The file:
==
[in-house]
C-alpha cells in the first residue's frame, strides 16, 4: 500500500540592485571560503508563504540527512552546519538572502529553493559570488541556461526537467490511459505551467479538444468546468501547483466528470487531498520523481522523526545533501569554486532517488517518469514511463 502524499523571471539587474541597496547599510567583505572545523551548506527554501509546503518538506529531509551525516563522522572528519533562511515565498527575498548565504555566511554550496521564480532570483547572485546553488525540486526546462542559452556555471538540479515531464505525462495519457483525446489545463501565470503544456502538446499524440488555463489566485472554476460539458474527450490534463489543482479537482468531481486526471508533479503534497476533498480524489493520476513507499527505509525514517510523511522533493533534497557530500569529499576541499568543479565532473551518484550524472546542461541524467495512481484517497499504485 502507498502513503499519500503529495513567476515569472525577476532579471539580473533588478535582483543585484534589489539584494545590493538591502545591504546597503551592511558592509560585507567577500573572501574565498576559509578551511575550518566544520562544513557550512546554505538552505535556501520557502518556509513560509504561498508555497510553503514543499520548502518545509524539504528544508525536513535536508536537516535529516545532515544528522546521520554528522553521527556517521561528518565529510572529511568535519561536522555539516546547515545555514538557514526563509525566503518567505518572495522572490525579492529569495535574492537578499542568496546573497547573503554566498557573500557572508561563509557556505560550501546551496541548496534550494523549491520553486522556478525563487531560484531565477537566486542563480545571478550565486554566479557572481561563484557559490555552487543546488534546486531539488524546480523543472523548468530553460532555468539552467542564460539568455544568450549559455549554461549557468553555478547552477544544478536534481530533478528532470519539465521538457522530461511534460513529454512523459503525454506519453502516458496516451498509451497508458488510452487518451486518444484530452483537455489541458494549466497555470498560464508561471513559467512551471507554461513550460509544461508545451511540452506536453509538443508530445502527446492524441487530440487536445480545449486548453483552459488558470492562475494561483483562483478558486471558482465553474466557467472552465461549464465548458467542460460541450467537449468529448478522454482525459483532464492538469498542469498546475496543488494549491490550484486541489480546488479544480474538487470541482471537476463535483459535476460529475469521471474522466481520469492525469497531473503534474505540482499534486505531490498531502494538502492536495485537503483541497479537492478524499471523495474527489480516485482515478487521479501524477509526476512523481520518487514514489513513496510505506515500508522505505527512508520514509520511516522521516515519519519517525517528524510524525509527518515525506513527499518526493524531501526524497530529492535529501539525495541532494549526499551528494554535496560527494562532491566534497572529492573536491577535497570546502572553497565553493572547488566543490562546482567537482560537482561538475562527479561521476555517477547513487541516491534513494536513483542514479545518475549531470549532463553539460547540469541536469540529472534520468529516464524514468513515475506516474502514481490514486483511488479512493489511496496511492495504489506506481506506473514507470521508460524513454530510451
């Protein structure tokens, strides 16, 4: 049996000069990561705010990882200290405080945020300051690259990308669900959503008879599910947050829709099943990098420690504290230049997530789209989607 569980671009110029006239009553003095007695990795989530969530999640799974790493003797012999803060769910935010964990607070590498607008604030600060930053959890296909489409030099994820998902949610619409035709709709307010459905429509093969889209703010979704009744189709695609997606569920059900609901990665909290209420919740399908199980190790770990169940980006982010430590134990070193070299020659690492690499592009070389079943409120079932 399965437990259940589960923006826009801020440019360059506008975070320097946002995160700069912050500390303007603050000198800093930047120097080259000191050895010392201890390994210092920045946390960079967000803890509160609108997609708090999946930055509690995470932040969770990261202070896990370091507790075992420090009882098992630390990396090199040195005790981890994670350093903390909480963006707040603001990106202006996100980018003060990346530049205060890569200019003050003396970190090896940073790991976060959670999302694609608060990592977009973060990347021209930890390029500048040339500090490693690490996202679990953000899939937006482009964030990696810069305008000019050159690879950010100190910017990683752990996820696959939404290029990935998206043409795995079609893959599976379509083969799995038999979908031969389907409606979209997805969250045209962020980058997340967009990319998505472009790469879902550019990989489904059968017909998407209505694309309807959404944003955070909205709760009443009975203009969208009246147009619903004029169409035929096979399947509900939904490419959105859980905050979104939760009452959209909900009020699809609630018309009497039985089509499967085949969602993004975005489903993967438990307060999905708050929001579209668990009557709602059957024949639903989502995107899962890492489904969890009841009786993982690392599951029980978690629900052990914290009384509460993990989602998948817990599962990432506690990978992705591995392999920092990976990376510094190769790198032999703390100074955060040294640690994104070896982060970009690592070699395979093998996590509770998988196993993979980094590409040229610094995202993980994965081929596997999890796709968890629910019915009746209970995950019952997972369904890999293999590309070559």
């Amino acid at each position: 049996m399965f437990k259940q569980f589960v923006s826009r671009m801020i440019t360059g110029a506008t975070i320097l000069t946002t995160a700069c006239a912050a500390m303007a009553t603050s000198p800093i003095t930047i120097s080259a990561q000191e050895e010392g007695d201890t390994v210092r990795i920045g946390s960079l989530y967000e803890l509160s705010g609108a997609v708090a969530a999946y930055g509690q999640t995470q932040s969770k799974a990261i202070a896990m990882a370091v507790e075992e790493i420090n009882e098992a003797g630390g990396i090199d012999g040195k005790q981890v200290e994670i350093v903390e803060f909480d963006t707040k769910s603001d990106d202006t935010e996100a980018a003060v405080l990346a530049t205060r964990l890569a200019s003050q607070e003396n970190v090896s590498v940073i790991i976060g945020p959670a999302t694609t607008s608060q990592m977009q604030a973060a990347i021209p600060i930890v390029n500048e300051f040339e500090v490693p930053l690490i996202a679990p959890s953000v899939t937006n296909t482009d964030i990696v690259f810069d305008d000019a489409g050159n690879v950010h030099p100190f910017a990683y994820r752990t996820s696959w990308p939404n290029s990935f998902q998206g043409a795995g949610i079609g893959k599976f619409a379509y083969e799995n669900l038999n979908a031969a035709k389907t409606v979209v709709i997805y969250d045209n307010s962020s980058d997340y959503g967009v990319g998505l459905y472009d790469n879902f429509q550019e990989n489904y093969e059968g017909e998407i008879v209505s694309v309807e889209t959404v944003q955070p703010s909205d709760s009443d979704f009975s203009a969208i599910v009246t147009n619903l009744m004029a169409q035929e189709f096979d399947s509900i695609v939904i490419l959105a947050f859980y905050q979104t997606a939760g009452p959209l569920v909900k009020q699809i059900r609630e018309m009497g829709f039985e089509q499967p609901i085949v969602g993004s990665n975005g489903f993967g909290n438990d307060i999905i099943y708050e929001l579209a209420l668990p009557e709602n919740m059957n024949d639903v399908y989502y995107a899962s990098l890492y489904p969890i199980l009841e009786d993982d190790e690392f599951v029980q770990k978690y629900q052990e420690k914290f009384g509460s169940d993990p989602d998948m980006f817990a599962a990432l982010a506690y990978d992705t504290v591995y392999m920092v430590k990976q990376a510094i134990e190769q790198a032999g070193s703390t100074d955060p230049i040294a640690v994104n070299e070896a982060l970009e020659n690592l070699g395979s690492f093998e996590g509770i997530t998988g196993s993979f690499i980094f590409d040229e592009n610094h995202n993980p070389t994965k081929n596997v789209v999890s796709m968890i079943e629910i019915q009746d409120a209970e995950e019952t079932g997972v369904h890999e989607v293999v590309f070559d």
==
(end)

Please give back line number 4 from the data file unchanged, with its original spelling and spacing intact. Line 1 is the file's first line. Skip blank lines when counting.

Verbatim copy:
């Amino acid at each position: 049996m399965f437990k259940q569980f589960v923006s826009r671009m801020i440019t360059g110029a506008t975070i320097l000069t946002t995160a700069c006239a912050a500390m303007a009553t603050s000198p800093i003095t930047i120097s080259a990561q000191e050895e010392g007695d201890t390994v210092r990795i920045g946390s960079l989530y967000e803890l509160s705010g609108a997609v708090a969530a999946y930055g509690q999640t995470q932040s969770k799974a990261i202070a896990m990882a370091v507790e075992e790493i420090n009882e098992a003797g630390g990396i090199d012999g040195k005790q981890v200290e994670i350093v903390e803060f909480d963006t707040k769910s603001d990106d202006t935010e996100a980018a003060v405080l990346a530049t205060r964990l890569a200019s003050q607070e003396n970190v090896s590498v940073i790991i976060g945020p959670a999302t694609t607008s608060q990592m977009q604030a973060a990347i021209p600060i930890v390029n500048e300051f040339e500090v490693p930053l690490i996202a679990p959890s953000v899939t937006n296909t482009d964030i990696v690259f810069d305008d000019a489409g050159n690879v950010h030099p100190f910017a990683y994820r752990t996820s696959w990308p939404n290029s990935f998902q998206g043409a795995g949610i079609g893959k599976f619409a379509y083969e799995n669900l038999n979908a031969a035709k389907t409606v979209v709709i997805y969250d045209n307010s962020s980058d997340y959503g967009v990319g998505l459905y472009d790469n879902f429509q550019e990989n489904y093969e059968g017909e998407i008879v209505s694309v309807e889209t959404v944003q955070p703010s909205d709760s009443d979704f009975s203009a969208i599910v009246t147009n619903l009744m004029a169409q035929e189709f096979d399947s509900i695609v939904i490419l959105a947050f859980y905050q979104t997606a939760g009452p959209l569920v909900k009020q699809i059900r609630e018309m009497g829709f039985e089509q499967p609901i085949v969602g993004s990665n975005g489903f993967g909290n438990d307060i999905i099943y708050e929001l579209a209420l668990p009557e709602n919740m059957n024949d639903v399908y989502y995107a899962s990098l890492y489904p969890i199980l009841e009786d993982d190790e690392f599951v029980q770990k978690y629900q052990e420690k914290f009384g509460s169940d993990p989602d998948m980006f817990a599962a990432l982010a506690y990978d992705t504290v591995y392999m920092v430590k990976q990376a510094i134990e190769q790198a032999g070193s703390t100074d955060p230049i040294a640690v994104n070299e070896a982060l970009e020659n690592l070699g395979s690492f093998e996590g509770i997530t998988g196993s993979f690499i980094f590409d040229e592009n610094h995202n993980p070389t994965k081929n596997v789209v999890s796709m968890i079943e629910i019915q009746d409120a209970e995950e019952t079932g997972v369904h890999e989607v293999v590309f070559d």